Former Massey Energy CEO Don Blankenship has been sentenced to the maximum one year in prison and another year of supervised release for his role in a conspiracy at the company to skirt mine safety standards. Judge Irene Berger also imposed a maximum $250,000 fine, which is due immediately.
Blankenship was convicted in December of conspiring to willfully violate federal mine safety laws — a misdemeanor. The charge stemmed from an investigation into the April 5, 2010 explosion at the Upper Big Branch Mine near Montcoal that killed 29 men.
The ex-executive was cleared of two felony counts of lying to investors and the federal Securities and Exchange Commission about Massey’s safety record in the wake of the explosion. Those counts combined would have carried prison terms of up to 30 years.
While speaking to the court, Blankenship maintained his innocence on the conspiracy charge. He then attempted to apologize to family members of those who lost their lives at Upper Big Branch, but was stopped short by Judge Berger.
“You should be someone that we are able to tout as a West Virginia success story. Instead of being able to tout you, we are here,” said Judge Berger to Blankenship while delivering the sentence.
Outside of the courtroom following sentencing, Blankenship spoke only briefly about the reactions of those who lost their loved ones.
“I feel badly for them. It’s a lot of emotion and that’s understandable,” Blankenship said to reporters.
Bill Taylor, lead attorney for Blankenship, expressed a sense of relief while speaking to media outside of the courthouse following the sentencing.
“We’re obviously glad that that this process has come to an end. It’s been a long time coming and we’re glad to come to the end of it,” said Taylor, as family members of Upper Big Branch vicitms shouted at Blankenship and his attorneys.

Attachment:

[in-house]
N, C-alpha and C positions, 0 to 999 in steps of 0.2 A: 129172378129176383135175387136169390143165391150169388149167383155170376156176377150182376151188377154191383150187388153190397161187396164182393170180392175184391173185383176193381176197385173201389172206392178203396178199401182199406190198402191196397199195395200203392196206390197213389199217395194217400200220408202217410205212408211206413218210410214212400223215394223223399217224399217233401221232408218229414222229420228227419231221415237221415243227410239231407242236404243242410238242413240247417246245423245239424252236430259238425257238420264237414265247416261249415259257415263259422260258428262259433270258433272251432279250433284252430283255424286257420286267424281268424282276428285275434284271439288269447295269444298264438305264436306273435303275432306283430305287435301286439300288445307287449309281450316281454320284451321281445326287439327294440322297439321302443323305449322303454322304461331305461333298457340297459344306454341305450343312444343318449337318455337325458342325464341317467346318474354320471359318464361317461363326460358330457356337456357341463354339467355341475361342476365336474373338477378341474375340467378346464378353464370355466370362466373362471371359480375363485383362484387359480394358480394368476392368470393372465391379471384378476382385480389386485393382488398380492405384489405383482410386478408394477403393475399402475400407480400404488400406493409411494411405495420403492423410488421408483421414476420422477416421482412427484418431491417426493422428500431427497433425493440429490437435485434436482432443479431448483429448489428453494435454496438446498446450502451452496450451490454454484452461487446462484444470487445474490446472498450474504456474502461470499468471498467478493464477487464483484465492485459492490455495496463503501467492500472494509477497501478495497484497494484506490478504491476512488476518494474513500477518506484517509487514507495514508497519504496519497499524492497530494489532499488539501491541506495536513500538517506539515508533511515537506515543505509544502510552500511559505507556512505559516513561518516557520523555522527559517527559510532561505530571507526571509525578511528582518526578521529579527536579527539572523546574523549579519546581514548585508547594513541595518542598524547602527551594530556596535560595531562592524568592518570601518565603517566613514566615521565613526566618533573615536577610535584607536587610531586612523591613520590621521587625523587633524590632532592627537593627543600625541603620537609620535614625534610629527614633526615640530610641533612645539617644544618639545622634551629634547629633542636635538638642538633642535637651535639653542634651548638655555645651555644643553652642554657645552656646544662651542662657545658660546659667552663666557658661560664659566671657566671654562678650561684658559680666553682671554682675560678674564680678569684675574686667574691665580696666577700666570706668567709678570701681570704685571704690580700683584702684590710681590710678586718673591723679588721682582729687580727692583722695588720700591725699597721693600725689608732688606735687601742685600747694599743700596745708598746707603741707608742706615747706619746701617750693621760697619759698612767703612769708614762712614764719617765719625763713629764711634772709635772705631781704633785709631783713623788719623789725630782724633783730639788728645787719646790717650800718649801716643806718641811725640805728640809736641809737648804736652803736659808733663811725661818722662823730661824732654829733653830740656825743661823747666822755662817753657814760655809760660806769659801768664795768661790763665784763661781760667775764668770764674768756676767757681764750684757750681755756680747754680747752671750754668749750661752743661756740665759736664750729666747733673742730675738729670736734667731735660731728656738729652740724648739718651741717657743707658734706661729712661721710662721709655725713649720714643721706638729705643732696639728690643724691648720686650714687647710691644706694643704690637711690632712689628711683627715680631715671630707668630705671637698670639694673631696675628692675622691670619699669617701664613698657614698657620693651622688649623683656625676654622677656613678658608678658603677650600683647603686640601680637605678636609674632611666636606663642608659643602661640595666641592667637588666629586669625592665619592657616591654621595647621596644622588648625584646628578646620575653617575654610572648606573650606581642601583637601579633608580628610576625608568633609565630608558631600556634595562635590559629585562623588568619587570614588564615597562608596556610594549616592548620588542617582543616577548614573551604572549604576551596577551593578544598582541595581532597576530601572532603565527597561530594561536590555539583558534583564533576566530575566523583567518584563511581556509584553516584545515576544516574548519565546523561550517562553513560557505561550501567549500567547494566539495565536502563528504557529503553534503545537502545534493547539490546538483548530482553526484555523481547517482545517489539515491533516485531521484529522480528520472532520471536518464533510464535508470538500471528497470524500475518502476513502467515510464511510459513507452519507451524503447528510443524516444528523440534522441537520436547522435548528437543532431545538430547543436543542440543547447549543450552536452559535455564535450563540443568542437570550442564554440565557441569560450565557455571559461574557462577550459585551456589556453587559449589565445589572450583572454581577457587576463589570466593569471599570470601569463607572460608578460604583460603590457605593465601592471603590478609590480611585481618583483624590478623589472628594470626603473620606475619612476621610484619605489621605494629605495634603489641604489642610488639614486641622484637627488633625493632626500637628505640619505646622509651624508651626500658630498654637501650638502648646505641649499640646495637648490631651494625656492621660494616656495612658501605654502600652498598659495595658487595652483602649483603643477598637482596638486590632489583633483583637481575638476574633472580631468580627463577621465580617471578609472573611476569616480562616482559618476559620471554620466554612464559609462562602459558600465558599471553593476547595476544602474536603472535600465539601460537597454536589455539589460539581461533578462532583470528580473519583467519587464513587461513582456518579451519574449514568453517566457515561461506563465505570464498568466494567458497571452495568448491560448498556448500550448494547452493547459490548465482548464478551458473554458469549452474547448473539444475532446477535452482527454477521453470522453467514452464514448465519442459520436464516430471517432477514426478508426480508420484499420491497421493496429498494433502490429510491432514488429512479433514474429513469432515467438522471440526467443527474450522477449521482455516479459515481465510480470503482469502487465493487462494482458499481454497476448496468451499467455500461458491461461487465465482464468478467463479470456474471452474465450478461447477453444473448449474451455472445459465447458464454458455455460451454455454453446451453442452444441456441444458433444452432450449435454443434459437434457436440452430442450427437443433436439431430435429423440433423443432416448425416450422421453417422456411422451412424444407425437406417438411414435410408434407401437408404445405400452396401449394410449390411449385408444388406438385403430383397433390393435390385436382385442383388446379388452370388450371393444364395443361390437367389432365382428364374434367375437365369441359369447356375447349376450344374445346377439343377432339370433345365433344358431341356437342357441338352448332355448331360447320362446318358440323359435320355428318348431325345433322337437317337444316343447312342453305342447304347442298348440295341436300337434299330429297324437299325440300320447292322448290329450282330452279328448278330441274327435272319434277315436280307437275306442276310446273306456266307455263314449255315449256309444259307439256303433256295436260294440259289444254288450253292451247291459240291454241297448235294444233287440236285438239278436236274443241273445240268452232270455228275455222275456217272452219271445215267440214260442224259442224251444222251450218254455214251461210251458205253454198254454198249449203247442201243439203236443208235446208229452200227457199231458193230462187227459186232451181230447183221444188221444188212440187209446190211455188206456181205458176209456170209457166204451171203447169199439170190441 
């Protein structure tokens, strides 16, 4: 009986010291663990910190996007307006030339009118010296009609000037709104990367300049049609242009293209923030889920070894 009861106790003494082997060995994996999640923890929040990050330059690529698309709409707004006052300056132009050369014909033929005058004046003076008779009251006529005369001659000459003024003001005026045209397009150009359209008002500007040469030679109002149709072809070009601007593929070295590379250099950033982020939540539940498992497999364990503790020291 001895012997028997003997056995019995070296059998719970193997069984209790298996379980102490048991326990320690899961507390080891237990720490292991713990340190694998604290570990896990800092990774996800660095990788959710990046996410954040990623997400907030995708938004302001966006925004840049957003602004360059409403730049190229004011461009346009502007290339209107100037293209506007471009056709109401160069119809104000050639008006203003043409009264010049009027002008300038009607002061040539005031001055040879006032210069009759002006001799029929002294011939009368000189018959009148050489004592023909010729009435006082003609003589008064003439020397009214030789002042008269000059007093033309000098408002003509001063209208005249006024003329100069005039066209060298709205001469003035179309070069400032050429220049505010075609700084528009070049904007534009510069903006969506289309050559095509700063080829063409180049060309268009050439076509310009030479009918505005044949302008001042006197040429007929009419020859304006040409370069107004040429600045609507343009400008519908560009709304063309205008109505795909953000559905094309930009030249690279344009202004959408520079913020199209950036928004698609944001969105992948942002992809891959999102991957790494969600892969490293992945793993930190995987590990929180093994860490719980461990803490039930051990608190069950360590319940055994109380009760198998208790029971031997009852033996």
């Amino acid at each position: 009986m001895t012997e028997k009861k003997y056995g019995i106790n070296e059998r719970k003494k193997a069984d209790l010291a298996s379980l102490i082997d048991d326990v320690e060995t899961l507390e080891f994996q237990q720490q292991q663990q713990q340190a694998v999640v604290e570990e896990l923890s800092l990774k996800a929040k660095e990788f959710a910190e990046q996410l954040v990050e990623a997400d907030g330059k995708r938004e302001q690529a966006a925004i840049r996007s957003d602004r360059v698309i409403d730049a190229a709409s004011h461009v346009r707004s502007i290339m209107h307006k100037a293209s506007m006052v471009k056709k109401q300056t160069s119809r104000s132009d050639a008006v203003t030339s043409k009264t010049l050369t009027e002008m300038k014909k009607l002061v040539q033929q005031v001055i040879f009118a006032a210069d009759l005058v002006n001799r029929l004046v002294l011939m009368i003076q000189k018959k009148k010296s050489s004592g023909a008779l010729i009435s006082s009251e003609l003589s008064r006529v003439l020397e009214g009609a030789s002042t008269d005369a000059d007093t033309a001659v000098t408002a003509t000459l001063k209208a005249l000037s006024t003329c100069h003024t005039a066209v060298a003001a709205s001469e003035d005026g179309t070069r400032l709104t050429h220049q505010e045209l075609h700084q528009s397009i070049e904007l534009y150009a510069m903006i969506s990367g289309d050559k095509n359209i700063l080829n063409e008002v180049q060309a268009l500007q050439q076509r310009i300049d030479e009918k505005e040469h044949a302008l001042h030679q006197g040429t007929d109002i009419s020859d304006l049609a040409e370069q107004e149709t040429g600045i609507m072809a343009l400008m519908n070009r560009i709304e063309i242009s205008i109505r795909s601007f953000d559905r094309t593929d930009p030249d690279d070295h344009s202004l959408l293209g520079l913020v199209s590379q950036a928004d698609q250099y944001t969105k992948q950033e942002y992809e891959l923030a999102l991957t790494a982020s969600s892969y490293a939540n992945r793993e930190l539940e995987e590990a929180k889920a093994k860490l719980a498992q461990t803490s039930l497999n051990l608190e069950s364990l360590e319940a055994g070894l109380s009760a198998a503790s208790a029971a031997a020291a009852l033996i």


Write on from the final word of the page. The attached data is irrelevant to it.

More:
UBB Victims’ Families Offer Mixed Reactions to Sentencing
During a short recess Wednesday morning, Betty Harrah, who lost her 40-year-old brother Steve in the blast, expressed her frustrations over Judge Berger not allowing victims’ families to speak at the hearing.
“Her not allowing her us to actually, finally, to say something to that man is not right. If he has the right to speak, we should have the right to speak,” said Harrah.
Harrah also referenced a pre-trial ruling in June by Judge Berger that allowed Blankenship to leave the state to see his son compete in a dirt bike race.
“We got a lifetime sentencing and we didn’t do anything wrong. My nephew has to go see his daddy at the grave. [Blankenship] gets to go see his son go racing,” she said.
Sherry Depoy’s brother “Boone” Payne was another victim at Upper Big Branch.
“I’m feeling a little a bit better than I did after the verdict, you know? Hearing the judge say the things that she said — that he was guilty of different things. [As for] Blankenship, I almost walked out because I didn’t want to hear him talk. I don’t want to hear anything he has to say,” said Depoy.
“I hope they don’t grant him the appeal. The only thing would’ve been better [would have been] to see him come out in handcuffs,” she added.
Gary Quarles, who lost his son Gary Wayne Quarles was satisfied with the sentence handed down by Berger.
“We are very happy. I think all the families are very happy that she gave him what she was allowed to give him,” said Quarles.
Quarles and other family members of the vicitms of the Upper Big Branch explosion say they want Congress to increase the penalties assessed to those at the top of the corporate ladder for workplace safety violations.
“That law should be a felony and it was only a misdemeanor. It should be changed and, [Senators] Joe Manchin and [Shelley Moore] Capito, they ought to see to it that it’s changed,” said Quarles.
Manchin has introduced a mine safety bill that includes increased penalties for those at the top of the corporate later, but in the almost full year since it was introduced, it hasn’t budged in Congress.
Blankenship’s attorneys said after the verdict in December they planned to file an appeal. One has not yet been filed.
This report first appeared on West Virginia Public Broadcasting’s website.